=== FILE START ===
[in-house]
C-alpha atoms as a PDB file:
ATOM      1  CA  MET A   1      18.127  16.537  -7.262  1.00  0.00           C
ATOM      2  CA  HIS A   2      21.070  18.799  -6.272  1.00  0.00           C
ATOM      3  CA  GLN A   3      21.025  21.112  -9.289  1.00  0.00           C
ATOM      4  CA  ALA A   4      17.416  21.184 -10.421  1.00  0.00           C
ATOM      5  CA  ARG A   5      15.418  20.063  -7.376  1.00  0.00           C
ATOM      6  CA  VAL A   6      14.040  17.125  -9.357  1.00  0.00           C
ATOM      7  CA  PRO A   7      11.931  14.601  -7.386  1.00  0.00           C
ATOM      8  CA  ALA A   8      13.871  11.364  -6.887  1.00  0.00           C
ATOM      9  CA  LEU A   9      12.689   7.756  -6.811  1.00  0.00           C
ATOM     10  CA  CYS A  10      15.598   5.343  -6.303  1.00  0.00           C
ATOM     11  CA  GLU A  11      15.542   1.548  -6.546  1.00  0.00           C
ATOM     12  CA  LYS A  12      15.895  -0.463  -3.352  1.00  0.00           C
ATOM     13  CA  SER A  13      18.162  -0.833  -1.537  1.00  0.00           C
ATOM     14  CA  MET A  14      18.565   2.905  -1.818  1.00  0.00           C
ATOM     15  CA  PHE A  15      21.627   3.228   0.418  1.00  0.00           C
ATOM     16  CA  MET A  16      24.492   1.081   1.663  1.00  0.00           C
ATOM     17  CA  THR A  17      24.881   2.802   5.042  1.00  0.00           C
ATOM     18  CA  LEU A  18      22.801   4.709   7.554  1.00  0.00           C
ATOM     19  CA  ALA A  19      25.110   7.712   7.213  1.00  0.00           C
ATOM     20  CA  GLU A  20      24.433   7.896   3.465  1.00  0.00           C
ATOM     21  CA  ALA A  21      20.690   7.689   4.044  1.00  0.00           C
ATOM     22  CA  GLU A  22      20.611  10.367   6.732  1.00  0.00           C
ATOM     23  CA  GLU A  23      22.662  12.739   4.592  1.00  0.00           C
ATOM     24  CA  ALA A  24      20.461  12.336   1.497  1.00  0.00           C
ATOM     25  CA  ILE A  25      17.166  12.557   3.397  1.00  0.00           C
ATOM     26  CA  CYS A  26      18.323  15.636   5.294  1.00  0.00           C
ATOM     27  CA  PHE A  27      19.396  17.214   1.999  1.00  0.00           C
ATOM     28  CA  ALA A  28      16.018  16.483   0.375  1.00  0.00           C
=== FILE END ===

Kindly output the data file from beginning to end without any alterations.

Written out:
[in-house]
C-alpha atoms as a PDB file:
ATOM      1  CA  MET A   1      18.127  16.537  -7.262  1.00  0.00           C
ATOM      2  CA  HIS A   2      21.070  18.799  -6.272  1.00  0.00           C
ATOM      3  CA  GLN A   3      21.025  21.112  -9.289  1.00  0.00           C
ATOM      4  CA  ALA A   4      17.416  21.184 -10.421  1.00  0.00           C
ATOM      5  CA  ARG A   5      15.418  20.063  -7.376  1.00  0.00           C
ATOM      6  CA  VAL A   6      14.040  17.125  -9.357  1.00  0.00           C
ATOM      7  CA  PRO A   7      11.931  14.601  -7.386  1.00  0.00           C
ATOM      8  CA  ALA A   8      13.871  11.364  -6.887  1.00  0.00           C
ATOM      9  CA  LEU A   9      12.689   7.756  -6.811  1.00  0.00           C
ATOM     10  CA  CYS A  10      15.598   5.343  -6.303  1.00  0.00           C
ATOM     11  CA  GLU A  11      15.542   1.548  -6.546  1.00  0.00           C
ATOM     12  CA  LYS A  12      15.895  -0.463  -3.352  1.00  0.00           C
ATOM     13  CA  SER A  13      18.162  -0.833  -1.537  1.00  0.00           C
ATOM     14  CA  MET A  14      18.565   2.905  -1.818  1.00  0.00           C
ATOM     15  CA  PHE A  15      21.627   3.228   0.418  1.00  0.00           C
ATOM     16  CA  MET A  16      24.492   1.081   1.663  1.00  0.00           C
ATOM     17  CA  THR A  17      24.881   2.802   5.042  1.00  0.00           C
ATOM     18  CA  LEU A  18      22.801   4.709   7.554  1.00  0.00           C
ATOM     19  CA  ALA A  19      25.110   7.712   7.213  1.00  0.00           C
ATOM     20  CA  GLU A  20      24.433   7.896   3.465  1.00  0.00           C
ATOM     21  CA  ALA A  21      20.690   7.689   4.044  1.00  0.00           C
ATOM     22  CA  GLU A  22      20.611  10.367   6.732  1.00  0.00           C
ATOM     23  CA  GLU A  23      22.662  12.739   4.592  1.00  0.00           C
ATOM     24  CA  ALA A  24      20.461  12.336   1.497  1.00  0.00           C
ATOM     25  CA  ILE A  25      17.166  12.557   3.397  1.00  0.00           C
ATOM     26  CA  CYS A  26      18.323  15.636   5.294  1.00  0.00           C
ATOM     27  CA  PHE A  27      19.396  17.214   1.999  1.00  0.00           C
ATOM     28  CA  ALA A  28      16.018  16.483   0.375  1.00  0.00           C